- How often do you need to get up at night to urinate?
- Do you start and stop when urinating, or feel like you have to strain to urinate?
- Is it difficult for you to begin urinating?
- Have you ever leaked urine? If so, when?
- Do you have a frequent or urgent need to urinate?
- Does it ever feel like you haven't completely emptied your bladder?
- Do you ever have blood in your urine?
- Have you had urinary tract infections?
- Is there any burning when you urinate?
- How do you know when you have a urinary tract infection?
- Do you have type 2 diabetes?
- Have you ever had any trouble getting and maintaining an erection (erectile dysfunction), or other sexual problems?
- Do you feel pain in your bladder area?
- Have you ever had surgery or another procedure that involved insertion of an instrument through the tip of your penis into your urethra?
- Do any of your blood relatives (such as your father or brother) have a history of enlarged prostate, or prostate cancer, or kidney stones?
- What medications do you take, including any over-the-counter medications or herbal remedies?
- Are you on any blood thinners such as aspirin, warfarin (Coumadin) or clopidogrel (Plavix)?
- Prostate enlargement: Benign prostatic hyperplasia. National Institute of Diabetes and Digestive and Kidney Diseases. http://kidney.niddk.nih.gov/kudiseases/pubs/prostateenlargement/. Accessed Oct. 11, 2011.
- Meng MV, et al. Urologic Disorders. In: McPhee SJ, et al. Current Medical Diagnosis & Treatment 2012. 51st ed. New York, N.Y.: The McGraw-Hill Companies; 2012. http://www.accessmedicine.com/content.aspx?aID=11857. Accessed Oct. 11, 2011.
- Bushman W. Etiology, epidemiology and natural history. Urologic Clinics of North America. 2009;36:403.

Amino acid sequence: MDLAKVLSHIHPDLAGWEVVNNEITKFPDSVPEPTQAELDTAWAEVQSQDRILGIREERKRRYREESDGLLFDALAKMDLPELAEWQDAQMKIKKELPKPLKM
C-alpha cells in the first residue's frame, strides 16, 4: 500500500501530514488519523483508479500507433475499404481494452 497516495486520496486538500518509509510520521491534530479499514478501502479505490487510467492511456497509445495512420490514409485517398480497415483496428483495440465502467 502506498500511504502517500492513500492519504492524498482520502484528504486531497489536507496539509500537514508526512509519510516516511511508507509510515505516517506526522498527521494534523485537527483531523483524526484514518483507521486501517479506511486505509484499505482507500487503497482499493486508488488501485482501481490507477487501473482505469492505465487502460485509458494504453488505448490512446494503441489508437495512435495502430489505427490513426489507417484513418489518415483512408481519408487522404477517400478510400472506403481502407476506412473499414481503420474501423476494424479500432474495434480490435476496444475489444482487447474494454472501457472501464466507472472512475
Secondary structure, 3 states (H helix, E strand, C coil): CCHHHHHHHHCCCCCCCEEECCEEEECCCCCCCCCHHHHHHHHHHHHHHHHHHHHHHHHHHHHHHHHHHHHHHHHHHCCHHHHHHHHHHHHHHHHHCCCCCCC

- Cunningham GR, et al. Clinical manifestations and diagnosis of benign prostatic hyperplasia. http://www.uptodate.com/home/index.html. Accessed Oct. 11, 2011.
- Cunningham GR, et al. Surgical and other invasive therapies of benign prostatic hyperplasia. http://www.uptodate.com/home/index.html. Accessed Oct. 11, 2011.
- Djavan B, et al. Benign prostatic hyperplasia: Current clinical practice. Primary Care: Clinics in Office Practice. 2010;37:583.
- Clinical guidelines for management of BPH. Linthicum, Md.: American Urological Association. http://www.auanet.org/content/guidelines-and-quality-care/clinical-guidelines/main-reports/bph-management/chap_1_GuidelineManagementof%28BPH%29.pdf. Accessed Oct. 11, 2011.
- FDA approves Cialis to treat benign prostatic hyperplasia. U.S. Food and Drug Administration. http://www.fda.gov/NewsEvents/Newsroom/PressAnnouncements/ucm274642.htm. Accessed Oct. 11, 2011.
- Gravas S, et al. Critical review of lasers in benign prostatic hyperplasia (BPH). BJU International. 2011;107:1030.
- Barry MJ, et al. Effect of increasing doses of saw palmetto extract on lower urinary tract symptoms. Journal of the American Medical Association. 2011;306:1344.
- Benign prostatic hyperplasia (BPH). Natural Medicines Comprehensive Database. http://www.naturaldatabase.com. Accessed Oct. 12, 2011.